The automotive industry is currently facing various challenges in terms of design concepts. Legal regulations in a highly competitive market force automotive OEMs and suppliers to change their design paradigms to reduce CO2-emission. In order to make them capable to meet future requirements –concerning also fuel efficiency and dynamics – the introduction of new material classes, such as manganese boron ultra-high strength steels, was actively promoted. Together with new materials, new production technologies like press hardening emerged and affected the production process planning and process design at the OEMs.
At Renault SA the strategic decision to open up in-house press hardening facilities was taken in 2010. The Douai-plant in France and the Valladolid-unit in Spain were chosen as suitable locations for the installation of press hardening lines. Not long after appeared a need for a state-of-the-art process design tool that would be quick, easy-to-use and therefore cost-effective: evaluation and validation of numerical FEA-tools were done, taking into account the wide variety of parts to be produced in the new press hardening lines. Renault already has sound experience in conducting planning and design tasks for their parts, tools and processes with FEA-tools. Since 2001 AutoForm products have been constantly in use for various purposes. Main fields of activities are drawing operations and process engineering as well as validation, tryout support and press shop support. Therefore, expanding their interest in AutoForm products towards its embedded hotforming solution – AutoForm-ThermoSolverplus – became the logical consequence. Furthermore, the intensified control of quality during production, like temperature measurements – operational since 2014 – for parts, tools and cooling water in the production line, and the already existing measurements of thickness, roughness, mechanical properties, hardness and metallography enabled Renault to comprehensively check the capabilities of the AutoForm solution.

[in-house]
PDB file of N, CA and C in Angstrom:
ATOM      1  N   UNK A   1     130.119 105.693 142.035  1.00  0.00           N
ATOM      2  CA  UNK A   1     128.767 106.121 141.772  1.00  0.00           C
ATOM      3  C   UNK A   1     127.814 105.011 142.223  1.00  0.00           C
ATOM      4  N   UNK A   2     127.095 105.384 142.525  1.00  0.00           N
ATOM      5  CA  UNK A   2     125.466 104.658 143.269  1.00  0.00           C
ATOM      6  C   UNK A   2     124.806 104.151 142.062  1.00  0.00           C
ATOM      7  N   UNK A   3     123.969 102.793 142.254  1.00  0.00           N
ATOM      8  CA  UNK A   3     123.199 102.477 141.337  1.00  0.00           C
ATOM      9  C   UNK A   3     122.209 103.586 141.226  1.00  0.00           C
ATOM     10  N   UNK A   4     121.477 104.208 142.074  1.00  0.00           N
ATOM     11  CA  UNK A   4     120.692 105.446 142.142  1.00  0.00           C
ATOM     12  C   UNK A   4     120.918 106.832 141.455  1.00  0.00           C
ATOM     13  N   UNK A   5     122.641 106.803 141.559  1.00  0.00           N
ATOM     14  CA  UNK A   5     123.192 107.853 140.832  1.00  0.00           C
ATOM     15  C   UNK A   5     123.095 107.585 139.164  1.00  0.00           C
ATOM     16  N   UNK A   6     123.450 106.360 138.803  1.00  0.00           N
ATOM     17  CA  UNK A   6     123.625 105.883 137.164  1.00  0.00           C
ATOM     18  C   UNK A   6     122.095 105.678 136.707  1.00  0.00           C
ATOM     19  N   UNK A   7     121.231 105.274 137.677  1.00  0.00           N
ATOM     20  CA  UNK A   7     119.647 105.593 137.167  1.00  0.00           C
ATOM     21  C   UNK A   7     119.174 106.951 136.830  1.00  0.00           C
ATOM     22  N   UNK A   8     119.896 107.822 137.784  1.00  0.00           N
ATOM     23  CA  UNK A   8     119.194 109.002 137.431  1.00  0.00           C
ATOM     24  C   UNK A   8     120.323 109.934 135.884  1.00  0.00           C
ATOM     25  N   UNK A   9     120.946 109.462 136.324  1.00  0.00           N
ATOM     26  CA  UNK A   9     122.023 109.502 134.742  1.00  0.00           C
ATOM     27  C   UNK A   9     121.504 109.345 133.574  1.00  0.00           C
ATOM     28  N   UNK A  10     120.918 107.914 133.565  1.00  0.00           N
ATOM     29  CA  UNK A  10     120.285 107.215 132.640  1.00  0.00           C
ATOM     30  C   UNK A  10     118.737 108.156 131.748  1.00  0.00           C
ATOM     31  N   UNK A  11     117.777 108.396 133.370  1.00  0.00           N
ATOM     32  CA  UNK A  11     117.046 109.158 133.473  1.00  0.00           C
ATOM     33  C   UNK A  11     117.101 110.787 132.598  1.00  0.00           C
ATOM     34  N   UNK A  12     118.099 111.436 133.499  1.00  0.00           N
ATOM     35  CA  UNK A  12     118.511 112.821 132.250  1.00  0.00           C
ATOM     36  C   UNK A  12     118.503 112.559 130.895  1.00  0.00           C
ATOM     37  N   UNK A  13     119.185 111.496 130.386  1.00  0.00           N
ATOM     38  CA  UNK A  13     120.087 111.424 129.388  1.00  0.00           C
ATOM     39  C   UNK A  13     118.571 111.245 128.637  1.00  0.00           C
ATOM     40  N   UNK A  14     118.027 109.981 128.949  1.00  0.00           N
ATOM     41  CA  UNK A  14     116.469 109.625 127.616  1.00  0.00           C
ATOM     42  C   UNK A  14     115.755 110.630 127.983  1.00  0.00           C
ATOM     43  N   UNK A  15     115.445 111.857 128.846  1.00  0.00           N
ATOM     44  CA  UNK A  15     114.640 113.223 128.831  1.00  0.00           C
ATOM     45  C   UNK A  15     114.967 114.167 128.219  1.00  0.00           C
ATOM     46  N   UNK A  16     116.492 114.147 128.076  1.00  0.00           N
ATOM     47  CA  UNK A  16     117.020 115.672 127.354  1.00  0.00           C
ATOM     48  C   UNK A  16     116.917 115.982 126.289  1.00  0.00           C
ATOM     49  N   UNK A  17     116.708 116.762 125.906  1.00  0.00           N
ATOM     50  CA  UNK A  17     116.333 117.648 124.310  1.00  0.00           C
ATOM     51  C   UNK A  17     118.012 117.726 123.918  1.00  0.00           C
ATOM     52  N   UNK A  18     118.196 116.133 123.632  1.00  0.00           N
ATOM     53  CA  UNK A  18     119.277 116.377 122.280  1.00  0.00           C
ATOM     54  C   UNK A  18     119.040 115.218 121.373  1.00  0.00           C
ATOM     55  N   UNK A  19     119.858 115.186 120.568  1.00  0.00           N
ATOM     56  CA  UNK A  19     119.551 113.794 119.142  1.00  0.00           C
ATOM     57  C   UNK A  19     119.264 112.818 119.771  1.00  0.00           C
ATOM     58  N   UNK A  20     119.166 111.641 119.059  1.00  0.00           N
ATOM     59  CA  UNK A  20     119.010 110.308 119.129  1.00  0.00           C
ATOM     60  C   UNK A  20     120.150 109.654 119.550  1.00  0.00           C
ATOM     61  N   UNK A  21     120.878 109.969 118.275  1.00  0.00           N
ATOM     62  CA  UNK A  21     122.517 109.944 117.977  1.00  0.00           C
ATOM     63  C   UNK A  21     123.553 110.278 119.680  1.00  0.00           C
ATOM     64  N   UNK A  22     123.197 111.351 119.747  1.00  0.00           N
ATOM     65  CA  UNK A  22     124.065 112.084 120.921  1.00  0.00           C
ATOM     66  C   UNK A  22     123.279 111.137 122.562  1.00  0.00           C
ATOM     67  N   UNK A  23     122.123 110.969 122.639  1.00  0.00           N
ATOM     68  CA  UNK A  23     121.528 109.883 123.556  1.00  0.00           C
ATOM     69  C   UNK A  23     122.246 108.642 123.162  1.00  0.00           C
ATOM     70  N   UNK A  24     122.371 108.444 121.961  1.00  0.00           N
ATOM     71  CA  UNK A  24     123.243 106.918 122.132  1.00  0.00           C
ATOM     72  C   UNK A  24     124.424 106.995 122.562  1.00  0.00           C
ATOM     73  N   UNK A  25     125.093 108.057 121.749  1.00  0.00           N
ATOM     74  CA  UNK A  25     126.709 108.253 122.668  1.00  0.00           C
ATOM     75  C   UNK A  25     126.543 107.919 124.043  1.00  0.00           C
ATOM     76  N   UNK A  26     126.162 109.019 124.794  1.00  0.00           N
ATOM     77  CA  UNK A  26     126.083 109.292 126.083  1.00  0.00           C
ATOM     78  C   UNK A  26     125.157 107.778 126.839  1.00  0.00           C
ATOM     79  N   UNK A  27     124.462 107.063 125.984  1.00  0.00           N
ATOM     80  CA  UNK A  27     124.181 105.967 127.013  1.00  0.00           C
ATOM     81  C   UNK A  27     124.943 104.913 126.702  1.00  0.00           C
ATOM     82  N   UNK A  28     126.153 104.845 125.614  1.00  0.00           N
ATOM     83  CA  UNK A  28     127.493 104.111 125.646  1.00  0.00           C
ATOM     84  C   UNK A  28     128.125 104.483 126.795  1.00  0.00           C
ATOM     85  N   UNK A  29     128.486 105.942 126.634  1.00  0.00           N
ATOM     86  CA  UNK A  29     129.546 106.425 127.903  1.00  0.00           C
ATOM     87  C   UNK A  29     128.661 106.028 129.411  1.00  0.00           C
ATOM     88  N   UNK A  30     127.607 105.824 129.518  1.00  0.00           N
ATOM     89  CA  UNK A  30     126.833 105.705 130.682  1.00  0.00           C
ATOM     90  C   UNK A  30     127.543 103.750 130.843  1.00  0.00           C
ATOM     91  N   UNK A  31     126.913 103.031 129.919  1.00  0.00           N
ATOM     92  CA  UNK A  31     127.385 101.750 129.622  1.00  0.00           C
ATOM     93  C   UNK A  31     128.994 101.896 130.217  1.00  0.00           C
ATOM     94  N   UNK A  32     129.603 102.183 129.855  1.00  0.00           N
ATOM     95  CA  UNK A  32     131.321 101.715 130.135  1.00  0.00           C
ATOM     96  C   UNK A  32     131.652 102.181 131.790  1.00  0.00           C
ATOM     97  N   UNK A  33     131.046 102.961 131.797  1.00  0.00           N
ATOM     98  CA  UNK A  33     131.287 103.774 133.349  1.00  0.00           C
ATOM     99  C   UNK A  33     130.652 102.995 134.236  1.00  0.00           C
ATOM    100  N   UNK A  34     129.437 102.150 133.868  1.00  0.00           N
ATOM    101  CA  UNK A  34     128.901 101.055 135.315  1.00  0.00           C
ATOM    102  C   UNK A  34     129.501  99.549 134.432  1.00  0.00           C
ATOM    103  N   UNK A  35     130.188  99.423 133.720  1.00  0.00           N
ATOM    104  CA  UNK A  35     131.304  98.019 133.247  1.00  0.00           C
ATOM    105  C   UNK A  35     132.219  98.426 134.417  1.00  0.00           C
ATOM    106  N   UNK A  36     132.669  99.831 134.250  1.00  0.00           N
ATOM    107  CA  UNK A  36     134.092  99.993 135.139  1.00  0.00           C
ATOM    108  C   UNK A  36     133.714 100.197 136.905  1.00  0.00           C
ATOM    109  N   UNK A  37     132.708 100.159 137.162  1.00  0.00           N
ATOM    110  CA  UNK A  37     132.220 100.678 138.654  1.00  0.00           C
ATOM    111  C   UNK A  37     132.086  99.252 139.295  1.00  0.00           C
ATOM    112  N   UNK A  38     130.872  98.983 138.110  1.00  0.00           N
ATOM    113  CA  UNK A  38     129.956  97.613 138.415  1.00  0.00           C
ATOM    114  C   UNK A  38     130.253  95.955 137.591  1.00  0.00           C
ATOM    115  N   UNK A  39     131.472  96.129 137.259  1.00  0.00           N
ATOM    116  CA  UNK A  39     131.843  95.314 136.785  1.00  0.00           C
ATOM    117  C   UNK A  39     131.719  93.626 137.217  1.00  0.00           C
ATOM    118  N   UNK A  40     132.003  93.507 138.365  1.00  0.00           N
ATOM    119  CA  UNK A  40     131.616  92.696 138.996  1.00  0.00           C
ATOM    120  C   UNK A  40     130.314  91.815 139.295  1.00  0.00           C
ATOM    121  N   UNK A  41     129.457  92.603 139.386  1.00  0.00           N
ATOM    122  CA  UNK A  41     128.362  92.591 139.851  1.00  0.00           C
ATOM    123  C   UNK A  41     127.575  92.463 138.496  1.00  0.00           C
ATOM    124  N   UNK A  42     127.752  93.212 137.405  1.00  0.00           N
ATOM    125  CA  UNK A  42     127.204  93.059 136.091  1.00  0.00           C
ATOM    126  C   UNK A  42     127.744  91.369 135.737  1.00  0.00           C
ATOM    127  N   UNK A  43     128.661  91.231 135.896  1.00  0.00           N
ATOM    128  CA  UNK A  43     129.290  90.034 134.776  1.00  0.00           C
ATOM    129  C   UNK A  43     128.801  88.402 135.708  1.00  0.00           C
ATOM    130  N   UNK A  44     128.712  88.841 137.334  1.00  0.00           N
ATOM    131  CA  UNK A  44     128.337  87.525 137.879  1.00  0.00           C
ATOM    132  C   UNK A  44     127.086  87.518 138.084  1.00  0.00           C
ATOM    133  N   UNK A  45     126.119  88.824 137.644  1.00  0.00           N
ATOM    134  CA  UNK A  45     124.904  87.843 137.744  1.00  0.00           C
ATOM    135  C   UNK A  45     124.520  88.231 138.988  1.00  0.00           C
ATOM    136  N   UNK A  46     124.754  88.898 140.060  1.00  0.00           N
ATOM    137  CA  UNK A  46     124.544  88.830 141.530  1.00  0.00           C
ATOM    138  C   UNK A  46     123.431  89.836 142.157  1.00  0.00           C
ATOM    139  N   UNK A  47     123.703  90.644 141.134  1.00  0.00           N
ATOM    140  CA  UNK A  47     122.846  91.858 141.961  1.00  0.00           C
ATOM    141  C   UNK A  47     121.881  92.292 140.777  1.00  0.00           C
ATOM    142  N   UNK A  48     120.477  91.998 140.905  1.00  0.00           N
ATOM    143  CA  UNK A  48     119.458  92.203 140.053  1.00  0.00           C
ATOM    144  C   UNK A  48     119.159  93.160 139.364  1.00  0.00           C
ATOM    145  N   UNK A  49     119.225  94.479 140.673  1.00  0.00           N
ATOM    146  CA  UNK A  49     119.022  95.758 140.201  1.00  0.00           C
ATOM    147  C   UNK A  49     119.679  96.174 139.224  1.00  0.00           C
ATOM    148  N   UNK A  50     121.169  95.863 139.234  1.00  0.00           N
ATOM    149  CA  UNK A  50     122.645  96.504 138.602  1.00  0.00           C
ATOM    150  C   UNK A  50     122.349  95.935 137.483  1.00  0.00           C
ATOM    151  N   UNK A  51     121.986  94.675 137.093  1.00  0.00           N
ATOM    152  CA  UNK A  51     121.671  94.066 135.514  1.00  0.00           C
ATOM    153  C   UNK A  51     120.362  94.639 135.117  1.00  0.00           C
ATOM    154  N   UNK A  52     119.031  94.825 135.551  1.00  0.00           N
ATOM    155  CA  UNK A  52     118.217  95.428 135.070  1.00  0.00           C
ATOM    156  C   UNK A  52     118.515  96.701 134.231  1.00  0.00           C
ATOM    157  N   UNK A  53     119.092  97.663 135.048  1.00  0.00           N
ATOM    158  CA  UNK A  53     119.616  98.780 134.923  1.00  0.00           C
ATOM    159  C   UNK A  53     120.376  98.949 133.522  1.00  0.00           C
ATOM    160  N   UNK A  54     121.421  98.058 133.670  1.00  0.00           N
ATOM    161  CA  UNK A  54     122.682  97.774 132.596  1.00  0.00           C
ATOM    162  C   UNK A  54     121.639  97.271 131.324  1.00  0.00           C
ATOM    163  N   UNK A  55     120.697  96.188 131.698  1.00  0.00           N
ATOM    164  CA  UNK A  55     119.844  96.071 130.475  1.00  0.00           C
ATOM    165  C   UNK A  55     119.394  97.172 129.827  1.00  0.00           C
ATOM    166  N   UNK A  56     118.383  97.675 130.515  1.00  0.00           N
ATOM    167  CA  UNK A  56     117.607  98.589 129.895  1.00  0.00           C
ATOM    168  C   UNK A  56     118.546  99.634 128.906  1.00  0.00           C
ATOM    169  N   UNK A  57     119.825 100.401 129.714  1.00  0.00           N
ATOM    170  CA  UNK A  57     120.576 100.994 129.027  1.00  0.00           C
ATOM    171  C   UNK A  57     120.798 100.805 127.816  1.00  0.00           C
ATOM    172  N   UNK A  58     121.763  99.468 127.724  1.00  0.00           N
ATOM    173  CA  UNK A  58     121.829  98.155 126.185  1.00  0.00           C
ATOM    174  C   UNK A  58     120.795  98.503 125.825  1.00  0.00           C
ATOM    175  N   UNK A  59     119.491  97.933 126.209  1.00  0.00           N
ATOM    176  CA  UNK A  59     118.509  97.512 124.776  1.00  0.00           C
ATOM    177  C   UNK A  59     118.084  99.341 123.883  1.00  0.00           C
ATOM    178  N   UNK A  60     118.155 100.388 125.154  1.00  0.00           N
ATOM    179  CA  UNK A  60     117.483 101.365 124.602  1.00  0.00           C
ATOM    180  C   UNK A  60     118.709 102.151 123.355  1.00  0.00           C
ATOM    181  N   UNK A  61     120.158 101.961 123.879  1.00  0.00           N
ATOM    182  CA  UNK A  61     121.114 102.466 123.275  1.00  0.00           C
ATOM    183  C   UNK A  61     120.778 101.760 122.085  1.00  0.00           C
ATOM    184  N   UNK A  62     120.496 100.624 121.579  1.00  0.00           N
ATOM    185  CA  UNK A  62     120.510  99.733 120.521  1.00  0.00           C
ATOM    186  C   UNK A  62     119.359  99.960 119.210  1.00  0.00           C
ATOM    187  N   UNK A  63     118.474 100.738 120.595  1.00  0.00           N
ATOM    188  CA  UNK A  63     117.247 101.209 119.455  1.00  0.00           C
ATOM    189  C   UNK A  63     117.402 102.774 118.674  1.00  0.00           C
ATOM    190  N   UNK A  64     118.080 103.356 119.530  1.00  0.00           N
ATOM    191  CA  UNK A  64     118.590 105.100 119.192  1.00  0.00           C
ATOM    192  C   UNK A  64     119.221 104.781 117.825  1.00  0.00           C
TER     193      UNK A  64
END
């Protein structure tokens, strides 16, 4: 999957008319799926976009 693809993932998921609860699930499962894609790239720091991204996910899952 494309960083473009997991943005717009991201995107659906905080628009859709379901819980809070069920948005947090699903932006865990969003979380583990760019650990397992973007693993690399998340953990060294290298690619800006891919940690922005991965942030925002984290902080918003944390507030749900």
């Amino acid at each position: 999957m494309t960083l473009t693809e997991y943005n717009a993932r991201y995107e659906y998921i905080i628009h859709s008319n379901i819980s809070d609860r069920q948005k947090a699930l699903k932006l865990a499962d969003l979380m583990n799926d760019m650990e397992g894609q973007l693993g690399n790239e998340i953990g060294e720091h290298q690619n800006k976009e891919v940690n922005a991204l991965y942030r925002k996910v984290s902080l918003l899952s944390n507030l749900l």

For this purpose, a direct press hardening process for a particular part geometry has been investigated. In this process, the tailor welded blank, made of 22MnB5, is heated up to a temperature of 930 °C and kept at this temperature for a time in a furnace. This ensures the full transformation of the microstructure phase from the initial ferritic-perlitic to an austenitic state. A decrease of flow stresses occurs during the increase of temperature. Plastic deformation is eased and elastic springback effects are diminished in the subsequent forming stage. After the forming stage, the blank is kept under pressure for a defined period of time in the closed and cooled tools for quenching. The microstructure of the part then becomes martensitic, which defines the properties of the final part. High hardness values and tensile strengths values in a range above 1,200 N/mm2 can be reached depending on the applied steel quality.
In an initial test stage, the capability of AutoForm-ThermoSolverplus to predict the martensite fraction in the part geometry was proven. The laser-tailored blank has two thickness values of 1.6 mm and 1.3 mm: simulations were run for constant blanks corresponding to these thickness values, all other process parameters (including a drawing gap of 1.6mm) being kept constant. Since each thickness has a specific thermal inertia, the cooling path for the part and the phase transformation behavior are affected. For both thicknesses, the corresponding martensite fractions were determined in this rather rough approach and the intended position of the welding seam could be confirmed as technologically feasible (fig. 1). Expectedly, it was pointed out that the overall part becomes “harder”, “stronger” when the thickness is increased.
Figure 1: Martensite fractions after direct press hardening of a side member of a thickness of 1.3 mm (upper left), 1.6 mm (upper right) and validated position of the welding seam for the Tailor Rolled Blank (bottom).